The other night, over 40 people whom I’d never met—most non-Christians—partied at my house. The occasion? It was a baby shower for the daughter one of my Missional Community member’s bosses.
Pregnant out of wedlock with a boyfriend who’s a nice guy but just coming out of drug addiction, this poor girl had no one willing to celebrate the coming of her baby and lacked the necessities needed for a newborn. So we threw her a shower. Jessica, a newer Christian in our community, brought the opportunity to our attention and organized the whole event, inviting all her co-workers and rallying Christians and non-Christians alike to bless this young girl with dozens upon dozens of gifts and to show her unconditional love.
It was a great moment of discipleship for Jessica that created an opportunity to make new disciples. And one that was much more effective than if I’d simply taught her about Christian service and love.
Part of discipleship is doing
The accounts in the Gospels and the Book of Acts put a huge emphasis on doing when it comes to making disciples. The gospels are accounts of Jesus’ works, and they’re also the accounts of his disciples, young Christians, doing as their master did. Acts is the account of the young church, made up of young Christians, going out, preaching the gospel, and doing great works in Jesus name.
While it was important to be instructed and trained, the early Christians were also encouraged to work out their faith. Thus, after encouraging believers to look not just to their own interests but also to the interest of others, Paul can say, “Therefore, my beloved, as you have always obeyed, so now, not only in my presence but much more in my absence, work out your own salvation with fear and trembling, for it is God who works in you, both to will and to work for his good pleasure” (Philippians 2:12).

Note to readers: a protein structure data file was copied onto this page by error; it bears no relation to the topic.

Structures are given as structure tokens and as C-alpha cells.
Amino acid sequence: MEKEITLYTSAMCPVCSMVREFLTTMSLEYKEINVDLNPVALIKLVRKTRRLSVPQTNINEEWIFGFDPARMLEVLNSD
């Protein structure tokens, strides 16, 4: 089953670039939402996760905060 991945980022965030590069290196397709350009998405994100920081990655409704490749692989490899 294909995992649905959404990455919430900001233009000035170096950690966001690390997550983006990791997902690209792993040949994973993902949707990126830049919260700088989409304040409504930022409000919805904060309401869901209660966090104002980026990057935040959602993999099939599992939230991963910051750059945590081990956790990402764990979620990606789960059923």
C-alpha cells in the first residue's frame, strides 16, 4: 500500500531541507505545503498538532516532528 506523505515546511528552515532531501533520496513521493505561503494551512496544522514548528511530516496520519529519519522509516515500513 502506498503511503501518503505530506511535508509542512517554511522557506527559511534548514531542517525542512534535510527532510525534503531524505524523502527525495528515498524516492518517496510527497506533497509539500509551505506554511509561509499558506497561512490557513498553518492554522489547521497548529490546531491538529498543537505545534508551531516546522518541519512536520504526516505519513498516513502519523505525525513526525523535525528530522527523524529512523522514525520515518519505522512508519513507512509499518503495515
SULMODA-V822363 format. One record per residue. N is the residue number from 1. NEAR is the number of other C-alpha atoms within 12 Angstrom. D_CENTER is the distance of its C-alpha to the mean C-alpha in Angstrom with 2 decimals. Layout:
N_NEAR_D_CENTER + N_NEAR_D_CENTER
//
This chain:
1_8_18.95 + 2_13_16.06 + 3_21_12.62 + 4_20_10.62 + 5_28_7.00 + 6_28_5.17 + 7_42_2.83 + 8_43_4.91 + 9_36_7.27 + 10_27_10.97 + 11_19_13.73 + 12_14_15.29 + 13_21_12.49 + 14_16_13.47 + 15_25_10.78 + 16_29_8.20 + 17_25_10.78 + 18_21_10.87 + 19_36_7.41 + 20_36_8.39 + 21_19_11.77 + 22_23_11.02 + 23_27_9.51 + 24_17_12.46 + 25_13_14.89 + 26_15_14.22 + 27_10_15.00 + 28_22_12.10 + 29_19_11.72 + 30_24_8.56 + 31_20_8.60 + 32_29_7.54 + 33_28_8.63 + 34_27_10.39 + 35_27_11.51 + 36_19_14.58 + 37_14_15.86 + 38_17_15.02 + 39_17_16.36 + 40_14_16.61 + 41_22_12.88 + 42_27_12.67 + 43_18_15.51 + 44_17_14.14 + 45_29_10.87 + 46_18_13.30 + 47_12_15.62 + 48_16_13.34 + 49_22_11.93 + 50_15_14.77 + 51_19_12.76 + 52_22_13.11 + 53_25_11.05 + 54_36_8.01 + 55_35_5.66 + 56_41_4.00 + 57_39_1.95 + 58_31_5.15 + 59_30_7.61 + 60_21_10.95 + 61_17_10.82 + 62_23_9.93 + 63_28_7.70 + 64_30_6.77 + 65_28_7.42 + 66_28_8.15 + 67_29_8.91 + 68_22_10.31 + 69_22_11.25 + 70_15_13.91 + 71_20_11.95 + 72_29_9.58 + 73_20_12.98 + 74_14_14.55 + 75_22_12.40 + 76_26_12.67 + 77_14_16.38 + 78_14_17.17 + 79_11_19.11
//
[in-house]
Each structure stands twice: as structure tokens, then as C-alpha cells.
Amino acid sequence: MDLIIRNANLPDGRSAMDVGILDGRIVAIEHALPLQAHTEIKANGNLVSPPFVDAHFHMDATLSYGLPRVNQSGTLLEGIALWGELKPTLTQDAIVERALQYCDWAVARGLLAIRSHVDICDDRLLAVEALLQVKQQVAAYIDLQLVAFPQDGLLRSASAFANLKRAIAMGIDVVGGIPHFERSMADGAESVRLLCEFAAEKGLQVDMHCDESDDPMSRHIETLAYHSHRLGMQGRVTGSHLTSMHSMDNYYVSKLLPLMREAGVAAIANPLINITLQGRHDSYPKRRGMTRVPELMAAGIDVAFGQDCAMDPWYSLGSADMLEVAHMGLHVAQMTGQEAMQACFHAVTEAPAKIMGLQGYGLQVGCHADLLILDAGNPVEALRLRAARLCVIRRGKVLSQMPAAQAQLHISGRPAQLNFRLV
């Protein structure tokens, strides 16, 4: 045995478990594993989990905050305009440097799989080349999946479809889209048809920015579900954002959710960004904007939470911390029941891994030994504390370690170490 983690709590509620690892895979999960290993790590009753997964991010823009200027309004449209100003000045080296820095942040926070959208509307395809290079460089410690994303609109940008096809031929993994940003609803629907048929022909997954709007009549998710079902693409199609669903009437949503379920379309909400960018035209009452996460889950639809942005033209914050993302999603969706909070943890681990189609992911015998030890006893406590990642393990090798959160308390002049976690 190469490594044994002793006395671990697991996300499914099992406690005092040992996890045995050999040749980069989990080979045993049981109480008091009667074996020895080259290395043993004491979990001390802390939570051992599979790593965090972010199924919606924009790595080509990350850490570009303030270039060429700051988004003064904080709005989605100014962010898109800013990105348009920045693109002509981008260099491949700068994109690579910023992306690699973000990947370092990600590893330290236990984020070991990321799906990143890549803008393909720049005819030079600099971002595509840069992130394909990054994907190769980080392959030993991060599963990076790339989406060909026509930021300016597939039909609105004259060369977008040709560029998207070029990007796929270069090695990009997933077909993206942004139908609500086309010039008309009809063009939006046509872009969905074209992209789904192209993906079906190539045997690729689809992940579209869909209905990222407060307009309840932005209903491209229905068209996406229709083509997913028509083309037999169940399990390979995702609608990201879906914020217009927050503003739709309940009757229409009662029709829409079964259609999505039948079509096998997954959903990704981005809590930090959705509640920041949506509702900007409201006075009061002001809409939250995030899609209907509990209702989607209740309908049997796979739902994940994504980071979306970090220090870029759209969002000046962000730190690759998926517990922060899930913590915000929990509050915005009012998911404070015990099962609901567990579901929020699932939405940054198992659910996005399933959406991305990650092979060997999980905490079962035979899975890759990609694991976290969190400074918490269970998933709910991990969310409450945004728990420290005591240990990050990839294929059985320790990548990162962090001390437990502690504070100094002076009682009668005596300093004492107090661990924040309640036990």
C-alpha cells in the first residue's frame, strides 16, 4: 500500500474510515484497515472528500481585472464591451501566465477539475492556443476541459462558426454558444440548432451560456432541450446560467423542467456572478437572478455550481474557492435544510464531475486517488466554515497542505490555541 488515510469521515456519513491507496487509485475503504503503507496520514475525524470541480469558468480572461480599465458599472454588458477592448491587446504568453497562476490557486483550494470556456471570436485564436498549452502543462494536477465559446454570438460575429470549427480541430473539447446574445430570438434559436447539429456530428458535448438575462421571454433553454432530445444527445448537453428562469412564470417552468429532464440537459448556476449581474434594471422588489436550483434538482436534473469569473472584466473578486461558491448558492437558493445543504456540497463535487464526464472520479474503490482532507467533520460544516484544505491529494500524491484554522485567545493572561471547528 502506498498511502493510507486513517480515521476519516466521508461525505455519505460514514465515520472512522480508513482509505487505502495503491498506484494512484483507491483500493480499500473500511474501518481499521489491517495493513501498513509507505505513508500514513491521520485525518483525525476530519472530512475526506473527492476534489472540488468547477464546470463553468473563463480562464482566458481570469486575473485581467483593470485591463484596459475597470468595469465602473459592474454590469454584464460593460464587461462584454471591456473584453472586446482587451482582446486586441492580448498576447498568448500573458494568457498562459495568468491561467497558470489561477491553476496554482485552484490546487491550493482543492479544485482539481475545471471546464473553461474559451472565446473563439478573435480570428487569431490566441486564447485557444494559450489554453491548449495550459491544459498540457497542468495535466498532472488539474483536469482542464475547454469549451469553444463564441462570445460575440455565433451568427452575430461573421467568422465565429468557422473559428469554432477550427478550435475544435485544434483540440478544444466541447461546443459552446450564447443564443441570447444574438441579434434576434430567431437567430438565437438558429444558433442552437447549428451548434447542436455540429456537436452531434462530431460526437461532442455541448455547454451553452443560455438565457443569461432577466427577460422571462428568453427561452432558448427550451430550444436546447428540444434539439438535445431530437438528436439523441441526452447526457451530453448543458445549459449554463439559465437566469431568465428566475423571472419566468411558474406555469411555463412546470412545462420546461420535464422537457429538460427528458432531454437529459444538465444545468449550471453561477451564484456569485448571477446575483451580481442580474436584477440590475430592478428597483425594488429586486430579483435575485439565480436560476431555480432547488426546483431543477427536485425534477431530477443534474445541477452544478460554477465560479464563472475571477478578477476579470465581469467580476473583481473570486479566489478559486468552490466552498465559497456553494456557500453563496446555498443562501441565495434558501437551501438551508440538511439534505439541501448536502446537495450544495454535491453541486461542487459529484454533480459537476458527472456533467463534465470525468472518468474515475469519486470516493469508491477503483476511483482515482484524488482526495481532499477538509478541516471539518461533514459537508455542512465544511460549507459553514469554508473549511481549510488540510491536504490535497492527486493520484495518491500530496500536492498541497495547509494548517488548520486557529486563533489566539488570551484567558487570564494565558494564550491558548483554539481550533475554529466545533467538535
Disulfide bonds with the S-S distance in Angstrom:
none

For Paul, part of discipleship was making sure his people were demonstrating their faith—especially in his absence. Paul’s discipleship wasn’t heavy-handed. Instead, it allowed room for practice—and failure. He then gave instruction as needed. He was not like an impatient father who jumps in to finish his child’s project because he can do it better and quicker. Instead, he exhibited patience (most of the time) to let others grow as disciples by doing, instructing and correcting them as they worked.
We can follow Paul’s example
As pastors, we can follow Paul’s example in order to make effective disciples. It’s not enough that our people know the Word without any response to it. As disciple-makers, we must fight the urge to step in if things might not be moving as quickly as we like or if we see that things could be done better. Instead, as Paul did, intentionally disciple people by allowing them to practice—and fail. Then, instruct and send out again. This type of discipleship is messy, but it is also much more effective as we point them to the Redeemer’s ongoing work in their lives.
This post was written by Jake Johnson.